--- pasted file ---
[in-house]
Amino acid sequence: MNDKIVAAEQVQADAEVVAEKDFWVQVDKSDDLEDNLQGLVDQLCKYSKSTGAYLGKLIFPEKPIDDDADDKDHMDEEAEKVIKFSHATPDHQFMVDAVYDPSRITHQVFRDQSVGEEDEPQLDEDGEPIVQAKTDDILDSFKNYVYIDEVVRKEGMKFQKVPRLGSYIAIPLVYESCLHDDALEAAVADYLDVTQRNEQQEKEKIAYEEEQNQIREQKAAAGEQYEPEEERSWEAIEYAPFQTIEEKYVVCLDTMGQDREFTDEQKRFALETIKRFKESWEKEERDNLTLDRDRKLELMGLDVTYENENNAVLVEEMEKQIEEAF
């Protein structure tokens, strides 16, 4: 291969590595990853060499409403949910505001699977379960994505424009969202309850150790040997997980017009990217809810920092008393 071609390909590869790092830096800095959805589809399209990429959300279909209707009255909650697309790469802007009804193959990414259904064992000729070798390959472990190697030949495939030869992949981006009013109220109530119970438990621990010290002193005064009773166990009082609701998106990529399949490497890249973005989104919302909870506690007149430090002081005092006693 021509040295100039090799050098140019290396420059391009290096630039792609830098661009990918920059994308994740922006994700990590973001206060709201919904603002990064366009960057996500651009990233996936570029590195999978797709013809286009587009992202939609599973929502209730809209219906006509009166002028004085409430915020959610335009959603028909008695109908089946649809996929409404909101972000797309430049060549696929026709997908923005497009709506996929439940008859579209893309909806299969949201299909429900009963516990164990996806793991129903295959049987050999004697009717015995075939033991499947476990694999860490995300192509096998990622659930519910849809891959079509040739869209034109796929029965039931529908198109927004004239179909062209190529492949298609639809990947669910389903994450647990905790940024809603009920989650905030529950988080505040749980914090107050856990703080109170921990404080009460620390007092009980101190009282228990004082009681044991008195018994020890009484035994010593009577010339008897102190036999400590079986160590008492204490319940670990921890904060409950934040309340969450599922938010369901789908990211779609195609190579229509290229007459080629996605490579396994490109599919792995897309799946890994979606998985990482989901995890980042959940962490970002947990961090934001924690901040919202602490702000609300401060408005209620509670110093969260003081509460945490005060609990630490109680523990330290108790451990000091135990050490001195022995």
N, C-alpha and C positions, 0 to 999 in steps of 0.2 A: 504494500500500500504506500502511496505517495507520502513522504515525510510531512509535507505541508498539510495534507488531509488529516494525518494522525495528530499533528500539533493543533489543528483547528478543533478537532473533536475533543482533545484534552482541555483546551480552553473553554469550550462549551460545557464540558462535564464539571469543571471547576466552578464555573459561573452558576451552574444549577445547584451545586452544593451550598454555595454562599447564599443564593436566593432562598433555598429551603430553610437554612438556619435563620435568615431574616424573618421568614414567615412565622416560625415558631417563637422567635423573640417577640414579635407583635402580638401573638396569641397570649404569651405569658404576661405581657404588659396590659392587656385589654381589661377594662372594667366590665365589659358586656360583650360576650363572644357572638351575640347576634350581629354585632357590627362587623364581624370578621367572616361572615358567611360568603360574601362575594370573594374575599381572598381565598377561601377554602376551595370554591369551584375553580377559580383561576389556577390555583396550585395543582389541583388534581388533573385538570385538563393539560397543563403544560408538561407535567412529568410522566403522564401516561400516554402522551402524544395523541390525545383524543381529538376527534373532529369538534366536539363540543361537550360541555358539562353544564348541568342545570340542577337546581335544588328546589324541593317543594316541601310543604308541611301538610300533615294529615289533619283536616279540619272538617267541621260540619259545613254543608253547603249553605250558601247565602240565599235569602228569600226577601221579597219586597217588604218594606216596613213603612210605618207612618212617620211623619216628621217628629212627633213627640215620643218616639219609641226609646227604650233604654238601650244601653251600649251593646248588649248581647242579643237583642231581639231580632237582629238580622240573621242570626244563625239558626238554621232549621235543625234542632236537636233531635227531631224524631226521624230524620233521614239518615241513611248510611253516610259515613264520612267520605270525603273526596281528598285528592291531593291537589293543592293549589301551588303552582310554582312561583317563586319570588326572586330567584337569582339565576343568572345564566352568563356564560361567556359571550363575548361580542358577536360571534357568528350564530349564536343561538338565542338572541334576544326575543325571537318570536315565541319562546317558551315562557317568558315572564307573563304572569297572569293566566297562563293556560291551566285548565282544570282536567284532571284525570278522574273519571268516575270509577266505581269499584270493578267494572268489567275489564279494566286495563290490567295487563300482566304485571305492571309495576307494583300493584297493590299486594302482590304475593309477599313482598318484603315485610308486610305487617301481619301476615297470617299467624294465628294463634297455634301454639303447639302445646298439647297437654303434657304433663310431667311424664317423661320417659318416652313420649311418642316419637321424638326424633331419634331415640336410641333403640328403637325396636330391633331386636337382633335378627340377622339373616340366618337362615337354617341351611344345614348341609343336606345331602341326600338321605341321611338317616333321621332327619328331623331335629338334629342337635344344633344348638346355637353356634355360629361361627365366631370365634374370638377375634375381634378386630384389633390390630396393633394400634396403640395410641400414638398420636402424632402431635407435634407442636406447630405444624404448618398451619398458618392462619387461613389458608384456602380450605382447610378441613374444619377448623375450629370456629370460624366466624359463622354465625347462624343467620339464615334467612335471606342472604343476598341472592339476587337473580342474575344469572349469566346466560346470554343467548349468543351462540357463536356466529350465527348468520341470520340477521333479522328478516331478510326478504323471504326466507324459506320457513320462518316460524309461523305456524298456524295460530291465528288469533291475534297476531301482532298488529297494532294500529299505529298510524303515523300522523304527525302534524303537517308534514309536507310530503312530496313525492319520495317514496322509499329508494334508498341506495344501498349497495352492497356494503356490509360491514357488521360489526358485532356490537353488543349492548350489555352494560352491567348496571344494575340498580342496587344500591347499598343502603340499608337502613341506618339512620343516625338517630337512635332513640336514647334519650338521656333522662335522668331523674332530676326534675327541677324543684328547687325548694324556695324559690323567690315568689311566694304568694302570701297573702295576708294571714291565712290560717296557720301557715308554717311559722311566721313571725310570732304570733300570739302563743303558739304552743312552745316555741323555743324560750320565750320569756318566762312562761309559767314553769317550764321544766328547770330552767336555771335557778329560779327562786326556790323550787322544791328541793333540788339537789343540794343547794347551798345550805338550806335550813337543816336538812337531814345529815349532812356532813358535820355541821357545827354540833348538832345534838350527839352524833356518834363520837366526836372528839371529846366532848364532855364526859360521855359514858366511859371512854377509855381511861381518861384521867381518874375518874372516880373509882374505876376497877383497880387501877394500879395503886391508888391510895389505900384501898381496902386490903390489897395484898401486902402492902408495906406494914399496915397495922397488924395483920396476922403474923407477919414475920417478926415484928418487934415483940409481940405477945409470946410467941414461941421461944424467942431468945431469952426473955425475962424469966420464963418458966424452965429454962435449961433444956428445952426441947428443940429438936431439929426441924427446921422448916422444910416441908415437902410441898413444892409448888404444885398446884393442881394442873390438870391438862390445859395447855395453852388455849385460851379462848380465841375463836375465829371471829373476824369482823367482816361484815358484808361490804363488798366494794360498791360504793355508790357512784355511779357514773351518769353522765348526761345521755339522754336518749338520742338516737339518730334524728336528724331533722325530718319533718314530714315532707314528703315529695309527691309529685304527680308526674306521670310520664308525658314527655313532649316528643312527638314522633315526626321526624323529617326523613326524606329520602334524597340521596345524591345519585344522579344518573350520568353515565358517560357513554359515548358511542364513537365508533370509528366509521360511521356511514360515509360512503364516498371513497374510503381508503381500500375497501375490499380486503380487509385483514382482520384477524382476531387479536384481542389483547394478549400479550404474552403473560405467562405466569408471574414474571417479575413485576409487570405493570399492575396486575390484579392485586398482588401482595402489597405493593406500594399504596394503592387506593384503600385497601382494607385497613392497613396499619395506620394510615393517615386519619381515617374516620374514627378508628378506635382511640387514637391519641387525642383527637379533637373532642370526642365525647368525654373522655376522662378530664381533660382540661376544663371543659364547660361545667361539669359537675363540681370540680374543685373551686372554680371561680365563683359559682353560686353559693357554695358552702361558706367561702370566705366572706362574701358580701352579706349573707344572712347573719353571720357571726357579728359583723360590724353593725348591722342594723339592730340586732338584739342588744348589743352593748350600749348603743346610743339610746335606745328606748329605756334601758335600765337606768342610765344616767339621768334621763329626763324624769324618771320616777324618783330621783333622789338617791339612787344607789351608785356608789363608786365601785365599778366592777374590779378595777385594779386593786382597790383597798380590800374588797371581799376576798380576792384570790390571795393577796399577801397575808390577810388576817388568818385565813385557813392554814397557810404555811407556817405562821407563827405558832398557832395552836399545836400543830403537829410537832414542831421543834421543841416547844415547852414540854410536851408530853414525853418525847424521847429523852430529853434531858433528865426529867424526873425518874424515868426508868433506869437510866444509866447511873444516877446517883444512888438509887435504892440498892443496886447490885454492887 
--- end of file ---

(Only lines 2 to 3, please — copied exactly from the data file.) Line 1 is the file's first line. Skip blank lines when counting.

Amino acid sequence: MNDKIVAAEQVQADAEVVAEKDFWVQVDKSDDLEDNLQGLVDQLCKYSKSTGAYLGKLIFPEKPIDDDADDKDHMDEEAEKVIKFSHATPDHQFMVDAVYDPSRITHQVFRDQSVGEEDEPQLDEDGEPIVQAKTDDILDSFKNYVYIDEVVRKEGMKFQKVPRLGSYIAIPLVYESCLHDDALEAAVADYLDVTQRNEQQEKEKIAYEEEQNQIREQKAAAGEQYEPEEERSWEAIEYAPFQTIEEKYVVCLDTMGQDREFTDEQKRFALETIKRFKESWEKEERDNLTLDRDRKLELMGLDVTYENENNAVLVEEMEKQIEEAF
């Protein structure tokens, strides 16, 4: 291969590595990853060499409403949910505001699977379960994505424009969202309850150790040997997980017009990217809810920092008393 071609390909590869790092830096800095959805589809399209990429959300279909209707009255909650697309790469802007009804193959990414259904064992000729070798390959472990190697030949495939030869992949981006009013109220109530119970438990621990010290002193005064009773166990009082609701998106990529399949490497890249973005989104919302909870506690007149430090002081005092006693 021509040295100039090799050098140019290396420059391009290096630039792609830098661009990918920059994308994740922006994700990590973001206060709201919904603002990064366009960057996500651009990233996936570029590195999978797709013809286009587009992202939609599973929502209730809209219906006509009166002028004085409430915020959610335009959603028909008695109908089946649809996929409404909101972000797309430049060549696929026709997908923005497009709506996929439940008859579209893309909806299969949201299909429900009963516990164990996806793991129903295959049987050999004697009717015995075939033991499947476990694999860490995300192509096998990622659930519910849809891959079509040739869209034109796929029965039931529908198109927004004239179909062209190529492949298609639809990947669910389903994450647990905790940024809603009920989650905030529950988080505040749980914090107050856990703080109170921990404080009460620390007092009980101190009282228990004082009681044991008195018994020890009484035994010593009577010339008897102190036999400590079986160590008492204490319940670990921890904060409950934040309340969450599922938010369901789908990211779609195609190579229509290229007459080629996605490579396994490109599919792995897309799946890994979606998985990482989901995890980042959940962490970002947990961090934001924690901040919202602490702000609300401060408005209620509670110093969260003081509460945490005060609990630490109680523990330290108790451990000091135990050490001195022995």